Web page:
Genetics of Antipsychotic medications in metabolic syndrome

Published by Luke Morais on

Genetics of Antipsychotic medications in metabolic syndrome

 

What are psychiatric disorders and treatments?

Psychosis is a medical condition. It’s a collection of symptoms that show your brain isn’t processing certain kinds of information as it should. The symptoms all involve a disconnection from reality. The main symptoms are hallucinations and delusions. It can also involve disorganized thoughts and actions or dampen how you show emotions. Antipsychotic medications (APs) are drugs that treat psychosis-related conditions and symptoms. The medication can have side effects such as Metabolic Syndrome (Mets). Mets is a cluster of conditions that occur together. This increases your risk of heart disease, stroke, and type 2 diabetes. These conditions can include increased blood pressure, high blood sugar, and abnormal cholesterol.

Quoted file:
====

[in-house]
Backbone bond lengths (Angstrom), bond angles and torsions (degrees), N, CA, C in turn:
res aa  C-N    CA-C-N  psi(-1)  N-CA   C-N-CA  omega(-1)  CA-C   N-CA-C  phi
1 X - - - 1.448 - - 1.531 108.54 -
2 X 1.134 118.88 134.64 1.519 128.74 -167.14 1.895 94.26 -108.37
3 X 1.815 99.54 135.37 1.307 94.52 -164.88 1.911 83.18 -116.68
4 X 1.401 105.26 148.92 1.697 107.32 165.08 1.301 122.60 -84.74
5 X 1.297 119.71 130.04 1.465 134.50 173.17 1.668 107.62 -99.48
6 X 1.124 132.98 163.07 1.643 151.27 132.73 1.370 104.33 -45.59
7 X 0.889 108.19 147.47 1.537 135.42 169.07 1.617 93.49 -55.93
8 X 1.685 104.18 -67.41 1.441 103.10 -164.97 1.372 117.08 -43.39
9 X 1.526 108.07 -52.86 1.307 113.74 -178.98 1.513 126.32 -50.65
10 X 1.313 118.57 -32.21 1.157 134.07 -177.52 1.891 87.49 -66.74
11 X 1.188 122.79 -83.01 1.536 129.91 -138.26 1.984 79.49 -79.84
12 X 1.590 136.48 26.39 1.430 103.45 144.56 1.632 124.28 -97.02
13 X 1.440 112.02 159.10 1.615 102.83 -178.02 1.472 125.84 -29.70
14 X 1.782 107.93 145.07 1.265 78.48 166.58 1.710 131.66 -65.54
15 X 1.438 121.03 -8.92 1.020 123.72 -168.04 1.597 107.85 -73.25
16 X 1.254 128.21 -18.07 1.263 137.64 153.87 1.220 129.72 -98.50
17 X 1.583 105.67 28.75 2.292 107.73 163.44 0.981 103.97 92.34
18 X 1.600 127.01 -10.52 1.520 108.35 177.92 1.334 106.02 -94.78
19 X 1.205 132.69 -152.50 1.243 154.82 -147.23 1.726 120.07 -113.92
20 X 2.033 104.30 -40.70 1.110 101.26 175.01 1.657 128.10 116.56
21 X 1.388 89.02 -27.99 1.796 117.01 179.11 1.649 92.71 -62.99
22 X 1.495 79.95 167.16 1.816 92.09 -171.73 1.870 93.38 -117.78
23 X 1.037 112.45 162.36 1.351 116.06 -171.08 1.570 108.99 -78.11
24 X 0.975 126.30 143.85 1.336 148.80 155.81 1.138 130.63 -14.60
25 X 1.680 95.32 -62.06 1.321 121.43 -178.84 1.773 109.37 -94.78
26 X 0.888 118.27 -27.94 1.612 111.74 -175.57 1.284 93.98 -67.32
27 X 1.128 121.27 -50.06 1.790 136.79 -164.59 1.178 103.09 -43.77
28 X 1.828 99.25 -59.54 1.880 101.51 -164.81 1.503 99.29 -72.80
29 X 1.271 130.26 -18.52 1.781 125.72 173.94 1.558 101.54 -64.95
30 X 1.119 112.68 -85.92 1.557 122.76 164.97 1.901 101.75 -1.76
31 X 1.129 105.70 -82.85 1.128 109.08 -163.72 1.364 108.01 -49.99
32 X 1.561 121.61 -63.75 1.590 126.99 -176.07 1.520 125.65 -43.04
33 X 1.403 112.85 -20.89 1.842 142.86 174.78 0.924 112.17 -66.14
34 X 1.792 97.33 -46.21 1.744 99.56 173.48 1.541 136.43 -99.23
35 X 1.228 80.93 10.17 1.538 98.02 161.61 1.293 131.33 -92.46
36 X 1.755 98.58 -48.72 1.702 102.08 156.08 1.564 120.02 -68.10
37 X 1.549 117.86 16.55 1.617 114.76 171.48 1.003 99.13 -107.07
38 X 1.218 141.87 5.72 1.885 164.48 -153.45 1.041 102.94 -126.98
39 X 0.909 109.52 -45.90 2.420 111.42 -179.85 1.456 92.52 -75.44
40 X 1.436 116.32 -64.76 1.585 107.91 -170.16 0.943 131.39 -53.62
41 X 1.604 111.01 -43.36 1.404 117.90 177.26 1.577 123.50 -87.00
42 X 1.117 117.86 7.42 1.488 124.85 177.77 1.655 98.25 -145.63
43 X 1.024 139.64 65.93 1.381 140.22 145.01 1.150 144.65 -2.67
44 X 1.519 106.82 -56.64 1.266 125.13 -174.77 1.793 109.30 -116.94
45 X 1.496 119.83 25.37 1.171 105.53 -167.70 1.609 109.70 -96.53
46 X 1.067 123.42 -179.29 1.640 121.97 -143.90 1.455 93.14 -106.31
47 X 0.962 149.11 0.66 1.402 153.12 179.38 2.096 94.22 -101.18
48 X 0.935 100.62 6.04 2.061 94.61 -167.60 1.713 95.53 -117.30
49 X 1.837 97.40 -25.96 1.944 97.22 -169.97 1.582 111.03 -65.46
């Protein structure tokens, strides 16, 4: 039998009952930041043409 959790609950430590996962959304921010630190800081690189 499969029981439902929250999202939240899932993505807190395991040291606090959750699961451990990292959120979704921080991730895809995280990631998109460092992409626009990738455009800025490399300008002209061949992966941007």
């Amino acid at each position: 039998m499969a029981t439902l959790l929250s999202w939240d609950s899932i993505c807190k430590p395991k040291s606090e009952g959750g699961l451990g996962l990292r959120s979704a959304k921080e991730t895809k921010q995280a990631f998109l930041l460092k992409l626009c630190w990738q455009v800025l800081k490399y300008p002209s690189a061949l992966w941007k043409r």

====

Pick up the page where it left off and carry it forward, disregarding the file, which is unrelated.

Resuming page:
How was the research done?

Researchers want to study the genes that might cause Mets in people who take APs. They will use information from two large databases of people who have taken these medications. Researchers will look for differences in genes between people who develop Mets and those who don’t. They will use this information to create a score that can predict a person’s risk of developing Mets while taking these medications. 

 

What is the importance of this study?

Researchers are worried about a possible increase in Mets when more people take APs. They are studying ways to predict which patients are at risk for developing Mets. This research could help doctors give better care to people who take AP medications.

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